Saturday, August 08, 2009

Instinct, Spontaneous Order, Reason

Here is a report about how population density was responsible for the big bang in human culture during the Pleistocene. For human culture to spread, there has to be a certain population density. Of course, this is what you would expect from the theory of self-organizing complex systems. The theory of society as a spontaneous order, then, finds even more evidence if this theory about population density is true. And if new levels of density result in new levels of complexity, the theory of spiral dynamics has some evidence supporting it. Couldn't this, then, be the emergence of the tribalist level of complexity?

In all, it seems that at very low population densities, we live primarily via instincts. There is limited culture, as we see in chimpanzees, but it is indeed limited. Once population densities real a certain level, spontaneous social orders emerge. This then drives the emergence rational thought -- which means that rational thought is rational only within a certain spontaneous social order. Scientific rationality would then be different from economic rationality, which would be different from artistic rationality, which would then be different from moral rationality, which would then be different from linguistic rationality, which would then be different from legal rationality, etc. How much do or would each of these overlap? It's hard to say. We have seen that scientific rationality -- scientism -- is highly inappropriate in the legal, economic, and artist realms. Could you imagine a science driven entirely by artistic rationality? Or law? Yet there are those who think it appropriate to impose scientific or legal rationality on the arts.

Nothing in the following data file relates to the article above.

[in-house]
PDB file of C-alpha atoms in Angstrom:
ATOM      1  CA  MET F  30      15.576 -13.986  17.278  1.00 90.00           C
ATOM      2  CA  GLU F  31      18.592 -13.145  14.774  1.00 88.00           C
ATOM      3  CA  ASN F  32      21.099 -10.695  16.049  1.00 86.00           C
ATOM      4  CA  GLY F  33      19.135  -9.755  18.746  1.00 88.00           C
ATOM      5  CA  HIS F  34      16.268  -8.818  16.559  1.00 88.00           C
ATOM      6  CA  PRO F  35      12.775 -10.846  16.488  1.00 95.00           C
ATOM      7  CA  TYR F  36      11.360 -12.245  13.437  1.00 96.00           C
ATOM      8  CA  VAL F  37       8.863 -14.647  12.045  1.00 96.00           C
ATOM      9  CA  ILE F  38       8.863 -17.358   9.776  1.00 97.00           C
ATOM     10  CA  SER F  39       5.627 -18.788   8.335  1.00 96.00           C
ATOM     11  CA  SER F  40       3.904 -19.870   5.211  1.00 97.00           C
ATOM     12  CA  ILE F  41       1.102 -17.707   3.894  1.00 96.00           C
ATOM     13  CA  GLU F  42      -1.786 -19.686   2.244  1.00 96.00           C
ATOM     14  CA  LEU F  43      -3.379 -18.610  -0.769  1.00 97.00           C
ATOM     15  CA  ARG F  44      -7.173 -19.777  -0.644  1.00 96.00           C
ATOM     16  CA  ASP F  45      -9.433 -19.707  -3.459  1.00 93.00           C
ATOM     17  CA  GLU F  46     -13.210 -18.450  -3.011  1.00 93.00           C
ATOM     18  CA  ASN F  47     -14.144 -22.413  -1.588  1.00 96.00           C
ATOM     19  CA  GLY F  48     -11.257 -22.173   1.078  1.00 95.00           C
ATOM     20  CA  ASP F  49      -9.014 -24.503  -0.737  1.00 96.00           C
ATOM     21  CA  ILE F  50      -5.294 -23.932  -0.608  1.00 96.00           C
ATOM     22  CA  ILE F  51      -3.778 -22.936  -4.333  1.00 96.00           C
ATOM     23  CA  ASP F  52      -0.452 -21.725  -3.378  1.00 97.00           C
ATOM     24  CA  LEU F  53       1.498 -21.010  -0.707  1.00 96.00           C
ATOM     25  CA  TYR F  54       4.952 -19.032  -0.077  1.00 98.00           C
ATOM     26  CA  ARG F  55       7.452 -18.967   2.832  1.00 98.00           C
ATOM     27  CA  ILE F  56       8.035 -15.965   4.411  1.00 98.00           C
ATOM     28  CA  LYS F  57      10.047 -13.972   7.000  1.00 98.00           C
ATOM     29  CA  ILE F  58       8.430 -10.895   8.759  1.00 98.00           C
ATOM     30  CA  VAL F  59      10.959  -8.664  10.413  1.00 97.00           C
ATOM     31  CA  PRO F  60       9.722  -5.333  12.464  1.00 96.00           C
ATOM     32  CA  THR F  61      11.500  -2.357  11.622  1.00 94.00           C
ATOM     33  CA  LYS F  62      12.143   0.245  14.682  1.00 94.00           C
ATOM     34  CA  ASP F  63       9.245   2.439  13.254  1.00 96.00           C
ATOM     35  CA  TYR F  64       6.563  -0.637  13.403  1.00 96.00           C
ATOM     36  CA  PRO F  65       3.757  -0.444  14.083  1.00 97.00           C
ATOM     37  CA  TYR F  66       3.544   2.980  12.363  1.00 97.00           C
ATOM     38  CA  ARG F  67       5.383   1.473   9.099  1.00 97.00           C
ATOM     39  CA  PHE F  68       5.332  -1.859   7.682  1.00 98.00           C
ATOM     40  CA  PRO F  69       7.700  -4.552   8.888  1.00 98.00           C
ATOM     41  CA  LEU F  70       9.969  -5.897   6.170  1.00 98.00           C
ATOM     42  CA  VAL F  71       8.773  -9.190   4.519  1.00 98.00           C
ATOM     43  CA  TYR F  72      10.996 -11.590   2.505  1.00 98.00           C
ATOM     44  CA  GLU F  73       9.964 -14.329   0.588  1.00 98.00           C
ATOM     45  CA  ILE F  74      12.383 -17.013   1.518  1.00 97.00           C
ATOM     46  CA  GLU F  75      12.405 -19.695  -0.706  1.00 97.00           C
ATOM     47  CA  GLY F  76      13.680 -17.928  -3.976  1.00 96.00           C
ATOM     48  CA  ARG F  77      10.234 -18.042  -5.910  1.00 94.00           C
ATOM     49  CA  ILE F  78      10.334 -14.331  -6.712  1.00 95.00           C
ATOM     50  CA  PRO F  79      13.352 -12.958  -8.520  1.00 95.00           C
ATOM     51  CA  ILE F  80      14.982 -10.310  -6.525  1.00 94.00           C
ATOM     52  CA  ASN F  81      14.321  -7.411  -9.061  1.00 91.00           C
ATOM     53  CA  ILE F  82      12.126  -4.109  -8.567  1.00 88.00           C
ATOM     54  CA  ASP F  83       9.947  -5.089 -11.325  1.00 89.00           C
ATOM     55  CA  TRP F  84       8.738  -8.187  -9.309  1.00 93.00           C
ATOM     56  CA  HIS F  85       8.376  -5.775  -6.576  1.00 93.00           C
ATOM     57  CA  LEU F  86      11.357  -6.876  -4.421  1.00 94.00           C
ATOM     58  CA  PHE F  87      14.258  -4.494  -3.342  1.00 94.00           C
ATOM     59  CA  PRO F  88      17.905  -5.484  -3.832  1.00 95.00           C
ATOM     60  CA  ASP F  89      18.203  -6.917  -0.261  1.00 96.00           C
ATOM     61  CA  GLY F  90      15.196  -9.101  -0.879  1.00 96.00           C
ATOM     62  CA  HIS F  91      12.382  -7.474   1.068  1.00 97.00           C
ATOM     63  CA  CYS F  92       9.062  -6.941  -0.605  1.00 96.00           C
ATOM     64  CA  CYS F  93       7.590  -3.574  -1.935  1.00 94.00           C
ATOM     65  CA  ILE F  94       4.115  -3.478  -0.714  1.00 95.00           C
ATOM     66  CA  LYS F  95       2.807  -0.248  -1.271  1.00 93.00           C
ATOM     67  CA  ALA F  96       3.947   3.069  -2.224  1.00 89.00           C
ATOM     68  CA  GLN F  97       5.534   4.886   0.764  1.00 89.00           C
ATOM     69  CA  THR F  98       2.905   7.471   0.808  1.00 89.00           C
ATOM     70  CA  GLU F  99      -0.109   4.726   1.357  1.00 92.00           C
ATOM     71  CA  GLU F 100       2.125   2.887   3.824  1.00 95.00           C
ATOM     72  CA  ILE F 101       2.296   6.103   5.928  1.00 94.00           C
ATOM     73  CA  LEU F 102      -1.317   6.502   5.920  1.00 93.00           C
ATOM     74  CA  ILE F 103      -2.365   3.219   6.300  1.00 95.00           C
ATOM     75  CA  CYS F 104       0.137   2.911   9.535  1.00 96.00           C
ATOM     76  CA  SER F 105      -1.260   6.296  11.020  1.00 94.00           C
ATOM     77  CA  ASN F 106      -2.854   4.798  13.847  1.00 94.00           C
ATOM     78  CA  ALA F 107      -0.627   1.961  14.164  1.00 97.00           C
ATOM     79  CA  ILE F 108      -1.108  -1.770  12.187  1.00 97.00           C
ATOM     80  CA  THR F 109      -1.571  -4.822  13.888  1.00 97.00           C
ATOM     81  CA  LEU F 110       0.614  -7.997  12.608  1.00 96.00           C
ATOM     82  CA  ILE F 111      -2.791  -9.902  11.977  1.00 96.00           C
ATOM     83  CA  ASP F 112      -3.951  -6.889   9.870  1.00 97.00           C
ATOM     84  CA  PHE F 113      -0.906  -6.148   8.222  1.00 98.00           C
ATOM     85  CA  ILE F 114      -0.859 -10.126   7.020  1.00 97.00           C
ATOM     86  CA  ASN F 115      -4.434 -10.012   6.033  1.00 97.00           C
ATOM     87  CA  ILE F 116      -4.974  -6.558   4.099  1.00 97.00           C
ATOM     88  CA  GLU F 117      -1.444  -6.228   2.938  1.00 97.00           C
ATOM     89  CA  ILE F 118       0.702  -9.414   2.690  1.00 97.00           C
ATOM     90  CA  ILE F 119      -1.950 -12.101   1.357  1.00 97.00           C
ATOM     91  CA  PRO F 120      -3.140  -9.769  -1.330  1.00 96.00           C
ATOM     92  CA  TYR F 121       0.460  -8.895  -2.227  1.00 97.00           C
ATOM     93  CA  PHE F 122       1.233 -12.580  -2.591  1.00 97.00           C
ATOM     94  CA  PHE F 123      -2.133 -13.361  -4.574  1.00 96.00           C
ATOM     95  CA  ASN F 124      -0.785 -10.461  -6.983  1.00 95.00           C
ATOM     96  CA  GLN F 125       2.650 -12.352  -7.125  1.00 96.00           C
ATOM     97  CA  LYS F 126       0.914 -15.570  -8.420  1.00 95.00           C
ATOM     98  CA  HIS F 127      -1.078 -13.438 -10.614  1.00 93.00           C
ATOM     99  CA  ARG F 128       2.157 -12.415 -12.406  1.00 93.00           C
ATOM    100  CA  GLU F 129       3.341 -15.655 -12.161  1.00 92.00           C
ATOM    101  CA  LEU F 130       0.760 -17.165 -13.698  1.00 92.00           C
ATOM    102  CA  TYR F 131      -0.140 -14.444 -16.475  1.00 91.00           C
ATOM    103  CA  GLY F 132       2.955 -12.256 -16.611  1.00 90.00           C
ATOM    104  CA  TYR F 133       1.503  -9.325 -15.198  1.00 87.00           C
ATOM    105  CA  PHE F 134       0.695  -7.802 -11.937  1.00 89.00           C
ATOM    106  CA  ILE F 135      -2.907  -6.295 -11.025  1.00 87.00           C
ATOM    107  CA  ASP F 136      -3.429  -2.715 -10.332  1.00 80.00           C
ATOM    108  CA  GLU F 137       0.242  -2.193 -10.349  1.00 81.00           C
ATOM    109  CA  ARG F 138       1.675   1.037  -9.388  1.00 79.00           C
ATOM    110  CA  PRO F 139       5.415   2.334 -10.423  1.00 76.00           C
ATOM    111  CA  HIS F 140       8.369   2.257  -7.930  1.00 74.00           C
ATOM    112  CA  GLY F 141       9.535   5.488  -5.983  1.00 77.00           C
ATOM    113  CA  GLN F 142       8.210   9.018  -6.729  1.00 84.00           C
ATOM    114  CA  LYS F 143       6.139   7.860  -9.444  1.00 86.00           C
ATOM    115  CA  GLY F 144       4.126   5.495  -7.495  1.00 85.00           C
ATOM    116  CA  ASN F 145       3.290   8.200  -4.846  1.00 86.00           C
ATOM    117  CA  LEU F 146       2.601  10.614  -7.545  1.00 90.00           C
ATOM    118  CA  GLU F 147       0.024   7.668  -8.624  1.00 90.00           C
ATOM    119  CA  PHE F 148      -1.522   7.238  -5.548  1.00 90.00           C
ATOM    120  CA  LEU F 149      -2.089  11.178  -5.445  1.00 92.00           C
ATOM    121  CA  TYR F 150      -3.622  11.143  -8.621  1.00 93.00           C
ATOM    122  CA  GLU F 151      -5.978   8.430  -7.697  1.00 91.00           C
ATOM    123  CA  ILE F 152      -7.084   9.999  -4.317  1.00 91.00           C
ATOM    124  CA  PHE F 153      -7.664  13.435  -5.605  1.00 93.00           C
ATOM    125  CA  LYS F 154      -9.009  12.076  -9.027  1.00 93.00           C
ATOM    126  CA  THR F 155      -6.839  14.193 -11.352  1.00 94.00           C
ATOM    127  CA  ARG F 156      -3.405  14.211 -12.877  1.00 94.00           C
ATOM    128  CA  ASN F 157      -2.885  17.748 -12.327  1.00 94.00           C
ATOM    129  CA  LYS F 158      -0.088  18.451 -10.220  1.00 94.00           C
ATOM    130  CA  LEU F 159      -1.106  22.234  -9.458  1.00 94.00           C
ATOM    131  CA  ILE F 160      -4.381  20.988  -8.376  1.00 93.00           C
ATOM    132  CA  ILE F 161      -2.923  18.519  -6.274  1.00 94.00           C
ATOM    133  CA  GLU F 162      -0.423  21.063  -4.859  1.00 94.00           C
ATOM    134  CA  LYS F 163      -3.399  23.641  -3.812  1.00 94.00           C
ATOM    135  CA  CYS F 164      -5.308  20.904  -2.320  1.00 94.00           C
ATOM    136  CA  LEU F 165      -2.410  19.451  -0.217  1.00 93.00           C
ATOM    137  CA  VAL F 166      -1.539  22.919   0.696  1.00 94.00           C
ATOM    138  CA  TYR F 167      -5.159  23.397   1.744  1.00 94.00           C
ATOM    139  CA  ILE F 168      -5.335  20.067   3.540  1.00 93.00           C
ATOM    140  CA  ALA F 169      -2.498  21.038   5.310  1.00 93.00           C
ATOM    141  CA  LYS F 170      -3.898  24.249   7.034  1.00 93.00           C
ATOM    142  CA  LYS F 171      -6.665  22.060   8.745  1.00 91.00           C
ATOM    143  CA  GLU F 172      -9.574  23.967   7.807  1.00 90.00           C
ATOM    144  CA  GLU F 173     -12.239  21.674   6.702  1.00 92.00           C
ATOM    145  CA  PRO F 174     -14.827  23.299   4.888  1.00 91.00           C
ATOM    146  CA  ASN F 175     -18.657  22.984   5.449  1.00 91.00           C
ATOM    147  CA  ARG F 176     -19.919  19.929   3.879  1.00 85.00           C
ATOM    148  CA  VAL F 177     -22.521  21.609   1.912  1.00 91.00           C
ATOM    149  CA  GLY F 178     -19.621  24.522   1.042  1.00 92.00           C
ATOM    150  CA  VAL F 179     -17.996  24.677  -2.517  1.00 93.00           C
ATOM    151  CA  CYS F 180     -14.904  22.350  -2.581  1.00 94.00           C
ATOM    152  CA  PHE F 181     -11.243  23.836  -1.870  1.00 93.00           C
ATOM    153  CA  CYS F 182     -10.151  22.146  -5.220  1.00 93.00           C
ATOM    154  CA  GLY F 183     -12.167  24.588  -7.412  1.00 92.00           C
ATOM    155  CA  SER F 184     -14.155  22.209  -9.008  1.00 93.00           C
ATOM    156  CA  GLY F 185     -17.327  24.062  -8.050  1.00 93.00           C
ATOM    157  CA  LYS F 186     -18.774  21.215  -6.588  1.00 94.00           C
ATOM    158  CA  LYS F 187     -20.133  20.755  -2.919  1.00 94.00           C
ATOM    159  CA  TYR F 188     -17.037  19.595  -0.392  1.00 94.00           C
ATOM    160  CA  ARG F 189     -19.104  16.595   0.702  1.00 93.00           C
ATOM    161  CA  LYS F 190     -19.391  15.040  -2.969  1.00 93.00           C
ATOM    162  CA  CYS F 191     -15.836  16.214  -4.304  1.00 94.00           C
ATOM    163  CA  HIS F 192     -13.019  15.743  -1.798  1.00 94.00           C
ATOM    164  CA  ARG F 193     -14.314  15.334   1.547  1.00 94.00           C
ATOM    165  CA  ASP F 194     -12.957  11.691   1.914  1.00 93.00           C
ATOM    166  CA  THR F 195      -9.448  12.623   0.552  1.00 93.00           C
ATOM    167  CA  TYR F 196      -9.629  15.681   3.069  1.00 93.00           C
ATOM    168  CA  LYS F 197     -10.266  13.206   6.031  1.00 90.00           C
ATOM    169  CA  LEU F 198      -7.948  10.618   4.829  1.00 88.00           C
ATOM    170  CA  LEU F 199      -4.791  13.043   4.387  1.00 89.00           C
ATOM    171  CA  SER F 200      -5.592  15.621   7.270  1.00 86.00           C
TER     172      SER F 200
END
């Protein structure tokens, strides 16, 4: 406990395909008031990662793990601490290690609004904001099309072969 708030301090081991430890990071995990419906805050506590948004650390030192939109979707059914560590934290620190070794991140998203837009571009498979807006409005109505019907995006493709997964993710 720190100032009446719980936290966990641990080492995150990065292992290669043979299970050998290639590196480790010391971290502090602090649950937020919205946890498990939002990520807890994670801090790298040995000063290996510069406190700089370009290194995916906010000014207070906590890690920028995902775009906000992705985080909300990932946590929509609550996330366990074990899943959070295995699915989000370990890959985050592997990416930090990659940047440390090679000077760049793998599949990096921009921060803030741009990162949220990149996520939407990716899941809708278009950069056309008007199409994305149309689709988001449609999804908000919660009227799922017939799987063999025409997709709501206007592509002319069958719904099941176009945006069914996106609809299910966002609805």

What, then, are we to make of all these rationalities? Each is a way of critiquing their own spontaneous orders. Each is a critical rationality. They all resemble each other -- there is a family resemblance of rationalities, or else we could not call them all "rationalities" -- but they are not all the same reason, either.

Out of instincts, then, come our various social spontaneous orders. Out of those orders we get our various rationalities. As the spontaneous orders evolve, so do our reasons. Do we thus become "more" rational? Or does rationality evolve, become different? Is it possible for these rationalities to interact, to create their own spontaneous order of reason? What kind of mind would that take place in? Or is it, too, social?

There has recently been a lot of work on the instinctual aspects of human life. Marc Hauser has done "The Moral Animal," in which he talks about morals as instincts. The Darwinian art and literature theorists, ranging from Frederick Turner to Dennis Dutton and Ellen Dissanayake, discuss the artistic instincts. But what about morals as a spontaneous order, as Hayek discusses? And what about the arts as spontaneous orders? On this foundation of instincts and spontaneous order, and their interactions, we can only then discuss moral reasoning or artistic reasoning. WHo is doing this work, making these connections? It seems there is a lot of work to be done.
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